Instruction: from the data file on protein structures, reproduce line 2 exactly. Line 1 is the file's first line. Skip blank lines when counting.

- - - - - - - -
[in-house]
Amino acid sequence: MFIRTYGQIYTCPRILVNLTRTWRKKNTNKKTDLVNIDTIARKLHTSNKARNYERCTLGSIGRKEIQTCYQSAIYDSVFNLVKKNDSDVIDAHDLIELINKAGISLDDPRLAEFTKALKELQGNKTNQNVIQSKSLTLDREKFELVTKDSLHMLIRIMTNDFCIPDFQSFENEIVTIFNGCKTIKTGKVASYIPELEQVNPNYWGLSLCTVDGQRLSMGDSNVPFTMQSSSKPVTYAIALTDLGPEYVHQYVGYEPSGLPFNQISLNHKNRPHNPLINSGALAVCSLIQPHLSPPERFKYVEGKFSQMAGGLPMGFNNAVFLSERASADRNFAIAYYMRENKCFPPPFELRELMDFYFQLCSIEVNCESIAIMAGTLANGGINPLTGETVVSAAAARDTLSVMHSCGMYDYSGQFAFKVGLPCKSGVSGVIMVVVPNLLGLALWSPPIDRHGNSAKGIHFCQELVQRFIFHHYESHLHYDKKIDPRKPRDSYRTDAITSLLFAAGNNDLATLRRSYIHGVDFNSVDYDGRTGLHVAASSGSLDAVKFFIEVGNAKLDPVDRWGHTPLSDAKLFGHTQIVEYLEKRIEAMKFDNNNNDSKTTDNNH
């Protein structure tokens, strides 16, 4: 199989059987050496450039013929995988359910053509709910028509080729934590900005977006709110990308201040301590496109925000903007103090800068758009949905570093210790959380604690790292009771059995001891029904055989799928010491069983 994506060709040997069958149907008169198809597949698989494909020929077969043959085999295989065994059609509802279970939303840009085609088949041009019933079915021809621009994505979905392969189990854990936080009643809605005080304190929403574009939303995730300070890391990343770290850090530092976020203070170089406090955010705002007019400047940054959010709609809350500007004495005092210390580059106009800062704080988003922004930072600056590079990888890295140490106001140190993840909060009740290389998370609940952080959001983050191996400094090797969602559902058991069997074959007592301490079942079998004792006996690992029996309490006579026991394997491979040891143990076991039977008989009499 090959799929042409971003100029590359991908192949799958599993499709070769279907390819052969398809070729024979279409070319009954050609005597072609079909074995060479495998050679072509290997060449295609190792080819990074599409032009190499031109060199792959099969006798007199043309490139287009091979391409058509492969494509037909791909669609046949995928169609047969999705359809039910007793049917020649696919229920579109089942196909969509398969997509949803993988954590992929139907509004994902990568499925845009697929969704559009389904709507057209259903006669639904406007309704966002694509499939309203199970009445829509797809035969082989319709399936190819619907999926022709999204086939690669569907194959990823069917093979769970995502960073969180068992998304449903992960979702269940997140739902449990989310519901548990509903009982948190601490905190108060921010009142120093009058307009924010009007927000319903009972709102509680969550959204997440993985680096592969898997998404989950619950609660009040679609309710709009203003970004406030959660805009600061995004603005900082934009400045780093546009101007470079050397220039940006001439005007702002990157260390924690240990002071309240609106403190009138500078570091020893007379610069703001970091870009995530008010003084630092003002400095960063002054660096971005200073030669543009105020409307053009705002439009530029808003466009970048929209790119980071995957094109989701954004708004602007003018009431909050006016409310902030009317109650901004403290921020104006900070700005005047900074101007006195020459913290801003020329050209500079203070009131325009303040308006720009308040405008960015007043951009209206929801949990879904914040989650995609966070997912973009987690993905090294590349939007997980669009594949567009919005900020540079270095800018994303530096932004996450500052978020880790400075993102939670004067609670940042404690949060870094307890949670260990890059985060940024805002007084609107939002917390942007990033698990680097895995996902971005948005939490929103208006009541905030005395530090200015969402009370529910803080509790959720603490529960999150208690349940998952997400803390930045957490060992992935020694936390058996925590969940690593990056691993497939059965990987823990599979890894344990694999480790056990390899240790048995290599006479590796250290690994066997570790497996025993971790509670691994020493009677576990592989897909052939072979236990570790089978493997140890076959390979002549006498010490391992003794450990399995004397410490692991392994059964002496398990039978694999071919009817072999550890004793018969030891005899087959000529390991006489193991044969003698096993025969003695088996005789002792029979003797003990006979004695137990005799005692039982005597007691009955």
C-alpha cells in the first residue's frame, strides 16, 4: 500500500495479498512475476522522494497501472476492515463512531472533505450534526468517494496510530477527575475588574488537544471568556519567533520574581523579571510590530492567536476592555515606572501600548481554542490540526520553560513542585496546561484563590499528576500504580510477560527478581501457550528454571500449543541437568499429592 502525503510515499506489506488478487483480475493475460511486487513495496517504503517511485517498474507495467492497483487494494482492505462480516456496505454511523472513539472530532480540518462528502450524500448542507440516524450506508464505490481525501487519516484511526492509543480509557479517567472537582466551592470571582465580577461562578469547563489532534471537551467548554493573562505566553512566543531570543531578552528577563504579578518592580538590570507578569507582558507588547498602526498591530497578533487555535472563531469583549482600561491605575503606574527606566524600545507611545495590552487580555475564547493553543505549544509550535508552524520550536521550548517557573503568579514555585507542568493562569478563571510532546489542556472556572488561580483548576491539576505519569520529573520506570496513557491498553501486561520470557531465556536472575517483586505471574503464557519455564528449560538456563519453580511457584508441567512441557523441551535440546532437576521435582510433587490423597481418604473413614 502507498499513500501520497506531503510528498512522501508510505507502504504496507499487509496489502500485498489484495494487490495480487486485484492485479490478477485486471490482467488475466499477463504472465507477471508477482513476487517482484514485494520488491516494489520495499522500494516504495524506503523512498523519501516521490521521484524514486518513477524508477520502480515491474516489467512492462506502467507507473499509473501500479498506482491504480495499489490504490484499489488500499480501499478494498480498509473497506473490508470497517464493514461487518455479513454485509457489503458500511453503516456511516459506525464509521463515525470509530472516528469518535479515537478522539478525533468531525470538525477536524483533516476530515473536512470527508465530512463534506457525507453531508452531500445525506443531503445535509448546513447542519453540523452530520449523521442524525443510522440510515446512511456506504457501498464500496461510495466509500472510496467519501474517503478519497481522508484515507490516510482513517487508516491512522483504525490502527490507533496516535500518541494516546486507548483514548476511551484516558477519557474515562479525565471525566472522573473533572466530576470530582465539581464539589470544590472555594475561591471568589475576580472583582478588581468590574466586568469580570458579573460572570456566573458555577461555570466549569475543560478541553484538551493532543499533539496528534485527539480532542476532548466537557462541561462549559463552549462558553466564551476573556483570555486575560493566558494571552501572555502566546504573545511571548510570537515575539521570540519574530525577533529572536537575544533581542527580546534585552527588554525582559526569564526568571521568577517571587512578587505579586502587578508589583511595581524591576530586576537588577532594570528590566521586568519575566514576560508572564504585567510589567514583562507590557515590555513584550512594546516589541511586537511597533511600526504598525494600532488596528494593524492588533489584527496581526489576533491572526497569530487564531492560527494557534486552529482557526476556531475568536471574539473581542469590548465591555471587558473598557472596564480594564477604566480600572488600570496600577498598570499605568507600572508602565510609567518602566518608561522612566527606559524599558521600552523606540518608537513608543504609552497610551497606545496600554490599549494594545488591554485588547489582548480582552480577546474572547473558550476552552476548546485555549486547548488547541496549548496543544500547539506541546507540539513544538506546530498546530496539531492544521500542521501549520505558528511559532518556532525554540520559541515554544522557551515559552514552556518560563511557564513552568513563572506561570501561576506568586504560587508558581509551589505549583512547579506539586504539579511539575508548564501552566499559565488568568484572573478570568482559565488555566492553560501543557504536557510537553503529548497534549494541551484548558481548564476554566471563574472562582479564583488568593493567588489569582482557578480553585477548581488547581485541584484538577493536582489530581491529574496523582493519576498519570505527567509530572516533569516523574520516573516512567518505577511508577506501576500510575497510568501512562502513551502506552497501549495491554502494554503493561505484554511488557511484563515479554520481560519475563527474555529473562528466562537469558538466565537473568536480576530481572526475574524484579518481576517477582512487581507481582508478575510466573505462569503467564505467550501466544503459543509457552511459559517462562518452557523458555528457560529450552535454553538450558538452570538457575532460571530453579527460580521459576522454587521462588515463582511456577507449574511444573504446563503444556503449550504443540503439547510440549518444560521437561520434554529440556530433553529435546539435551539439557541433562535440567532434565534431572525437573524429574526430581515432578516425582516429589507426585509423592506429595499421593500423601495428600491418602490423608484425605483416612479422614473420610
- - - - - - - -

Amino acid sequence: MFIRTYGQIYTCPRILVNLTRTWRKKNTNKKTDLVNIDTIARKLHTSNKARNYERCTLGSIGRKEIQTCYQSAIYDSVFNLVKKNDSDVIDAHDLIELINKAGISLDDPRLAEFTKALKELQGNKTNQNVIQSKSLTLDREKFELVTKDSLHMLIRIMTNDFCIPDFQSFENEIVTIFNGCKTIKTGKVASYIPELEQVNPNYWGLSLCTVDGQRLSMGDSNVPFTMQSSSKPVTYAIALTDLGPEYVHQYVGYEPSGLPFNQISLNHKNRPHNPLINSGALAVCSLIQPHLSPPERFKYVEGKFSQMAGGLPMGFNNAVFLSERASADRNFAIAYYMRENKCFPPPFELRELMDFYFQLCSIEVNCESIAIMAGTLANGGINPLTGETVVSAAAARDTLSVMHSCGMYDYSGQFAFKVGLPCKSGVSGVIMVVVPNLLGLALWSPPIDRHGNSAKGIHFCQELVQRFIFHHYESHLHYDKKIDPRKPRDSYRTDAITSLLFAAGNNDLATLRRSYIHGVDFNSVDYDGRTGLHVAASSGSLDAVKFFIEVGNAKLDPVDRWGHTPLSDAKLFGHTQIVEYLEKRIEAMKFDNNNNDSKTTDNNH